In a recent blog post by author Seth Godin, he wrote
“How do we deliver the right service to the right audience in the right way? The rising stars of our economy are in this business now, even more than production or finance. If you’re seeking to build awareness, consider building a community instead.”
A definition of the word community is a feeling of fellowship with others, as a result of sharing common attitudes, interests, and goals. What about a shared resource—community water? While every person may have different attitudes, interests, and goals about how public funds should be spent, most everyone would agree that safe, clean water is an expectation that all cities are held accountable to.
Water, community, data—the right service, the right audience, the right way.
If we want to build awareness of the value of water, how do we build a community around water? Awareness is the first step of the educational process and information is a vital component. With the right data in place, cities can provide customers with information that empowers them to advocate for water.
We live in a national media market. A community on the other side of the country could have a lead scare that influences your own customers. Imagine if your customers called with fears related to a news story about lead and you had the data to show your community’s lead situation? Better yet, your data was derived from recent testing and not an educated guess. Data management and asset management provide utilities with the kind of information customers perceive as valuable. It’s current, it’s readily available, and it illustrates the work utilities do every day to maintain a system that is largely invisible to the public.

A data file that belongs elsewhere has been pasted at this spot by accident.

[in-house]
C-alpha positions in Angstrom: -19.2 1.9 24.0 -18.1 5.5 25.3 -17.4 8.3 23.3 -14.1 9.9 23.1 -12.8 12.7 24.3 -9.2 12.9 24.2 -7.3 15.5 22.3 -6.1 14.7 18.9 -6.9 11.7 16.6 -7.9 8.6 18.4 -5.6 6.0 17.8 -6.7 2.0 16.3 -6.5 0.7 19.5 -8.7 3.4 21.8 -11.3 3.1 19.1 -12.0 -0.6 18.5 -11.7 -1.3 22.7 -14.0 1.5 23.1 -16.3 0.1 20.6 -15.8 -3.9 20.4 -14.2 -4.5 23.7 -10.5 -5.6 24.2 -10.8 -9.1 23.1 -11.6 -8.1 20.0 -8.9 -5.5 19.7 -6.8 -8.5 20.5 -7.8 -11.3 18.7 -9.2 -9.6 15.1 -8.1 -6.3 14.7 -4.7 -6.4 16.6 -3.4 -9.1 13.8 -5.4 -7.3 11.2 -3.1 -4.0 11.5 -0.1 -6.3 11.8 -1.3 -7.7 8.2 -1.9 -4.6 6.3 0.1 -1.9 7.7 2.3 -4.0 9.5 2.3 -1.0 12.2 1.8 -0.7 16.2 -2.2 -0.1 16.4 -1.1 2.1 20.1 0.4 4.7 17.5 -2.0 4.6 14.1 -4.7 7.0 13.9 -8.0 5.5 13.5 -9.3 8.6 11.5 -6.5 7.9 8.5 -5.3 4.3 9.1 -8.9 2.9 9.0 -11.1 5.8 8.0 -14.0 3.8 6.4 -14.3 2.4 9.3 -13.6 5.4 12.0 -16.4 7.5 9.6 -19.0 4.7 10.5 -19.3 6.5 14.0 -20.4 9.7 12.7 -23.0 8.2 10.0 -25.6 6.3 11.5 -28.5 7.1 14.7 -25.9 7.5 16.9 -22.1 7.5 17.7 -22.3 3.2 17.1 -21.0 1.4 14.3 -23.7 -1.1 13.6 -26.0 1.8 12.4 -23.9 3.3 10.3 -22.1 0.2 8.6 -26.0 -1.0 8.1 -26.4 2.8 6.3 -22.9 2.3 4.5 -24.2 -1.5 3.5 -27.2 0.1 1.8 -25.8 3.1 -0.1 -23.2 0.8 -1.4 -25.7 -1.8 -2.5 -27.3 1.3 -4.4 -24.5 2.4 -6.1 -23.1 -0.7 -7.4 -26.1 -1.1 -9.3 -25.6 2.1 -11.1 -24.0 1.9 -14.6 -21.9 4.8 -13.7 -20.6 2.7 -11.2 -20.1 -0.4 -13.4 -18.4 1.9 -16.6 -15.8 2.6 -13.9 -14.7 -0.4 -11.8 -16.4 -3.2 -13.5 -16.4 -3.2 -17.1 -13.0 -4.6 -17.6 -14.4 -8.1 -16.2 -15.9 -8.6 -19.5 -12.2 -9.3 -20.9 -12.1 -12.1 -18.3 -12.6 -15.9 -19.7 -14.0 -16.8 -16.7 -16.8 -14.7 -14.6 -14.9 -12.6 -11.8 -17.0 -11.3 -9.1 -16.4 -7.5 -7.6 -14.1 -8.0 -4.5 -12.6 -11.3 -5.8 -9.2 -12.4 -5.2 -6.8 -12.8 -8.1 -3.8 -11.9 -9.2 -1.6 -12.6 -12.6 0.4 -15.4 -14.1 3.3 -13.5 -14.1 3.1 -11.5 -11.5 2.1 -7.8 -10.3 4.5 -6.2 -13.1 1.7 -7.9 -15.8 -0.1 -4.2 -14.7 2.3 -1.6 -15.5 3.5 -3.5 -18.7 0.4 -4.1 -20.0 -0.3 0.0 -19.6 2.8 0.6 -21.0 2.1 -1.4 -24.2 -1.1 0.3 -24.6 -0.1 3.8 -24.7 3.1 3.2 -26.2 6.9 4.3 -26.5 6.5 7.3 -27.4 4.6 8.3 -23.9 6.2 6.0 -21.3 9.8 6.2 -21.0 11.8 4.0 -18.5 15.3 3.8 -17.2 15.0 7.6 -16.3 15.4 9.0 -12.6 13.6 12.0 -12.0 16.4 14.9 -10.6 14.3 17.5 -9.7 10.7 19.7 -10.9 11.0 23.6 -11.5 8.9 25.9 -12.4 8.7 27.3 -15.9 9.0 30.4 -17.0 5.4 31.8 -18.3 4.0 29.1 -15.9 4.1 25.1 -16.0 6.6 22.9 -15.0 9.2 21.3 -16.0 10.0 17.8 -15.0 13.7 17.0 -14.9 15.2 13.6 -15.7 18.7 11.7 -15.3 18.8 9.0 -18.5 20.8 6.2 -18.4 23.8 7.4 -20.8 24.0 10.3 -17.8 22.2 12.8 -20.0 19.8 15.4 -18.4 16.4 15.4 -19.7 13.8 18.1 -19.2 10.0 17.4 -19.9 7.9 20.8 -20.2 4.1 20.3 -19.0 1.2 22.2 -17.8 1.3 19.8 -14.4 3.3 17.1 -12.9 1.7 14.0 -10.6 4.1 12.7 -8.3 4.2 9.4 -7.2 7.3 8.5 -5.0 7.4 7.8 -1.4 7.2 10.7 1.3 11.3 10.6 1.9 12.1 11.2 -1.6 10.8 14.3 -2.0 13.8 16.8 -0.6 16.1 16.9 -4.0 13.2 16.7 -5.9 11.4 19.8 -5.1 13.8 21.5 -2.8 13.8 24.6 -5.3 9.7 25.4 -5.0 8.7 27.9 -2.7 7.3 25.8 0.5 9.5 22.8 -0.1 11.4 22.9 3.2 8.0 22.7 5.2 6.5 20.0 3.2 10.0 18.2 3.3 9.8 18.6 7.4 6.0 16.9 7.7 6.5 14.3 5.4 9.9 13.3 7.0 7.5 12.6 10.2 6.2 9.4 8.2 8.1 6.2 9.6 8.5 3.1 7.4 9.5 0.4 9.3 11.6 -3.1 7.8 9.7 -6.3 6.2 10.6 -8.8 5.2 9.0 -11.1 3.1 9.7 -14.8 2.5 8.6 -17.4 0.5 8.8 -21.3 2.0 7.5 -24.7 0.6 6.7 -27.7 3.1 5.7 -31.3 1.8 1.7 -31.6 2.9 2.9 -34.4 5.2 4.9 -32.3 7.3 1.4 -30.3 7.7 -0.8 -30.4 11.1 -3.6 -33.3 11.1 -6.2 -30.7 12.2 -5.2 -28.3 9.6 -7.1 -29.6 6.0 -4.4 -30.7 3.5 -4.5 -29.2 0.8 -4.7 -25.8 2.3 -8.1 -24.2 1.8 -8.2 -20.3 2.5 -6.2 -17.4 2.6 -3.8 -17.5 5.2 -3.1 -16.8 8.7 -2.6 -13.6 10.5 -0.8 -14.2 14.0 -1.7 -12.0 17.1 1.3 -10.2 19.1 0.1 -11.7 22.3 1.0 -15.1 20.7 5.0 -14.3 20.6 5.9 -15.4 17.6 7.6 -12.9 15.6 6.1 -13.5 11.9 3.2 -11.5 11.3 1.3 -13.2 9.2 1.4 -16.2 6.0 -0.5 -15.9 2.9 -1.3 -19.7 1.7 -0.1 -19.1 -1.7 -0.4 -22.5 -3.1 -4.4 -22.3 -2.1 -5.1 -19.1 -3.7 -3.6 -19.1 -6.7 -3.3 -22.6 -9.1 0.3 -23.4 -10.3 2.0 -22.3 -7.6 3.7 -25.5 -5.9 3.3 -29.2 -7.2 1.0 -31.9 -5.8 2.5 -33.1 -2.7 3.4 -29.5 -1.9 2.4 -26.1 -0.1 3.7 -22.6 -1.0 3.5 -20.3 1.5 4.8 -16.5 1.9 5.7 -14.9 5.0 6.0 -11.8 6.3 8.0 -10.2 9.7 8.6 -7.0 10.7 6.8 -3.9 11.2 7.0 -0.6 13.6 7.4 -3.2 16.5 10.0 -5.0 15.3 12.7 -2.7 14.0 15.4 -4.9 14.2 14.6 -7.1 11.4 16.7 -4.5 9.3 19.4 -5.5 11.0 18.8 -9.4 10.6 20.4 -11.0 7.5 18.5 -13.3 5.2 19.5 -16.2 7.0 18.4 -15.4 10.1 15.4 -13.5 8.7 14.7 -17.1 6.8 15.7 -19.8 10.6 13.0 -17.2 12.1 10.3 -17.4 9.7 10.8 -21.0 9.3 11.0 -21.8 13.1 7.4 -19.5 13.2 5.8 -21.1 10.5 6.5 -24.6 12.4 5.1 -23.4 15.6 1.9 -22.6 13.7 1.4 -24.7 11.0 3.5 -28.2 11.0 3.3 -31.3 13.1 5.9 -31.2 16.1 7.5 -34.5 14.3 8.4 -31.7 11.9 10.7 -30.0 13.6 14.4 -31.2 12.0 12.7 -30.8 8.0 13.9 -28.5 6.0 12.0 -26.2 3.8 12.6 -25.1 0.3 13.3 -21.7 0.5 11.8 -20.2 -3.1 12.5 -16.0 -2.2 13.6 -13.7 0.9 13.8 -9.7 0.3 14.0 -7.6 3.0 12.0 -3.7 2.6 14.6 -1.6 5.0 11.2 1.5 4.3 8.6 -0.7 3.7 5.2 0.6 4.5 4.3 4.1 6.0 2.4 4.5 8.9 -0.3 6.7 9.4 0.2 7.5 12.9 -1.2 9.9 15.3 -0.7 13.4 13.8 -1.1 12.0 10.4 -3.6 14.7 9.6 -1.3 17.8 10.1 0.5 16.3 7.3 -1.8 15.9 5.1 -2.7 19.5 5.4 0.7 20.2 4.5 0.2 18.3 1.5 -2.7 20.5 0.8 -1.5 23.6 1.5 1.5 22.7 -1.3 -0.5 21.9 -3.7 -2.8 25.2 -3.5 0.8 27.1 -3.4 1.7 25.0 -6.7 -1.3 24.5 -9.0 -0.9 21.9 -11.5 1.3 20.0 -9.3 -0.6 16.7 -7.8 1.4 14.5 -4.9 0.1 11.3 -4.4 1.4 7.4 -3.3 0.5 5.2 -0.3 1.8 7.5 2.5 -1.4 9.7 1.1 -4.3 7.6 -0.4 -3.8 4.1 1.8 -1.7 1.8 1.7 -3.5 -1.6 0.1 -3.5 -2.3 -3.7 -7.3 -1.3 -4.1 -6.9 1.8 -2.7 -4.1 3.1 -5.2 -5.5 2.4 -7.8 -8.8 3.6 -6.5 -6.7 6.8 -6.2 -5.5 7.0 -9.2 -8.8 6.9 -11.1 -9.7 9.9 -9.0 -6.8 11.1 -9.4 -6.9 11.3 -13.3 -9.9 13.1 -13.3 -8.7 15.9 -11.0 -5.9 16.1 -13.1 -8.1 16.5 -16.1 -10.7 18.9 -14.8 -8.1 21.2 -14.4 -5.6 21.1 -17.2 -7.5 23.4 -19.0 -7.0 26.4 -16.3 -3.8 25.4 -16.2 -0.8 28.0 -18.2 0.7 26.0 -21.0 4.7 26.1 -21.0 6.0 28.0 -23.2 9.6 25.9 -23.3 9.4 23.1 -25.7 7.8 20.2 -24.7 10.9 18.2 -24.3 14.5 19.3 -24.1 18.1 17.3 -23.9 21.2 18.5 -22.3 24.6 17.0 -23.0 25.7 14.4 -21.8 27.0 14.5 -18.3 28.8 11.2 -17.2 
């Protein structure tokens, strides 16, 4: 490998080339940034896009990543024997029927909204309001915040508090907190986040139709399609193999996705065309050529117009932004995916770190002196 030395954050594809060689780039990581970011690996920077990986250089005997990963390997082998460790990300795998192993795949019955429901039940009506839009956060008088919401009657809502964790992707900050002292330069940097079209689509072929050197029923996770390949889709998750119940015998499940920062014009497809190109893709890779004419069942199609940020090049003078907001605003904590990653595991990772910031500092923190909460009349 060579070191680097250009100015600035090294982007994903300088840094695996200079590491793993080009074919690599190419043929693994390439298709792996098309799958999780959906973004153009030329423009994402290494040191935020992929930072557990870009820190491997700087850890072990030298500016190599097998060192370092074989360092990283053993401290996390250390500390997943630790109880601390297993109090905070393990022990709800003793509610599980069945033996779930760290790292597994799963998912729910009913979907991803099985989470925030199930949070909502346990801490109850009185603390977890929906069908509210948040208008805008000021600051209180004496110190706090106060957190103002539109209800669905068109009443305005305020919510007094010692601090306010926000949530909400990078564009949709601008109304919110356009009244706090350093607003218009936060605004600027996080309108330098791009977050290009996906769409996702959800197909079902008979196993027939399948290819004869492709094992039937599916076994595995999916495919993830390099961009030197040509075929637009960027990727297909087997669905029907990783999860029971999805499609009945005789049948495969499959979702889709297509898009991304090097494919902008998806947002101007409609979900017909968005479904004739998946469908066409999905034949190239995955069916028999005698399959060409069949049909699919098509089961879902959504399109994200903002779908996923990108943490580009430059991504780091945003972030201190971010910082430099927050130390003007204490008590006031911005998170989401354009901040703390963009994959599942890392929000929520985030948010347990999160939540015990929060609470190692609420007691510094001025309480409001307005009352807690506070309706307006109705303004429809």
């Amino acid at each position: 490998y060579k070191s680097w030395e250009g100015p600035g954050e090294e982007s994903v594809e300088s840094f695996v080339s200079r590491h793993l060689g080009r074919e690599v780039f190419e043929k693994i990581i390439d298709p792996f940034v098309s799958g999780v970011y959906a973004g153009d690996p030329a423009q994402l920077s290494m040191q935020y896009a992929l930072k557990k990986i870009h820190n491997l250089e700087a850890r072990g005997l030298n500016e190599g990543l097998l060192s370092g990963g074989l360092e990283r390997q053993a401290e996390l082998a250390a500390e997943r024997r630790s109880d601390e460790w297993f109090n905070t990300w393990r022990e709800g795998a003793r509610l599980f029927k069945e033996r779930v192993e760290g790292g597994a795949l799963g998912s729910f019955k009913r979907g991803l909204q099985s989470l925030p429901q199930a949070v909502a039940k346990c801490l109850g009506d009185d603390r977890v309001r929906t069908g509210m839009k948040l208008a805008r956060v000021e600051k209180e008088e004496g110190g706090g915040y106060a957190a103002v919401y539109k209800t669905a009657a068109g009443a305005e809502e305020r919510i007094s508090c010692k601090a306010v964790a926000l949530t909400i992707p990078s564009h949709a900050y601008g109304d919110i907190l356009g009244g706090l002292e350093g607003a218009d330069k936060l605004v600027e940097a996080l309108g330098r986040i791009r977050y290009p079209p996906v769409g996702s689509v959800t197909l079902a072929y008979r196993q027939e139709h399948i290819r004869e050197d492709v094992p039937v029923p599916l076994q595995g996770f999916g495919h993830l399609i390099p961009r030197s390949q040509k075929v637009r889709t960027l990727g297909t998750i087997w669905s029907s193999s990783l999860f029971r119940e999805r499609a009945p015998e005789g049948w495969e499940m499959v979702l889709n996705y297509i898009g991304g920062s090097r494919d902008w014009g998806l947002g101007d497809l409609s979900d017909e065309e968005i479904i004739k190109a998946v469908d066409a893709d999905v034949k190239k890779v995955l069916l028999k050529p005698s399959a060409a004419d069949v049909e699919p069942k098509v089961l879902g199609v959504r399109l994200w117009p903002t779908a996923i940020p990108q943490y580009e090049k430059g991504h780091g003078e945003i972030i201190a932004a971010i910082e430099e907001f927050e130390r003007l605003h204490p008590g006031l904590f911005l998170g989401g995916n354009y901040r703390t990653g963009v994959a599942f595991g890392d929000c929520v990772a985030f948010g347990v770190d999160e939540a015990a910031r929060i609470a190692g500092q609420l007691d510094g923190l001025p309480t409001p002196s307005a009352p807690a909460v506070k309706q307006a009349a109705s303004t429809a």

Data and technology help communicate value in a manner that customers are attuned to. They may not understand psi, telemetry, or retention rates but they do understand apps, websites, and customer portals. Use data and technology as a way to be transparent, to exceed customer expectations, and to demonstrate value that earns buy-in, support, and investment down the road.
Water is a product, regardless of the fact that customers rarely have a choice in service. Imagine the shift in mindset if we treated our product as if customers did have a choice. As Seth Godin concluded,
“If you’re working to sell your average stuff to average people (and working overtime to make it cheaper or faster), consider an alternative: serving the most dedicated people with something remarkable.”
If water creates community, what kind of community are you creating? Is it average or remarkable?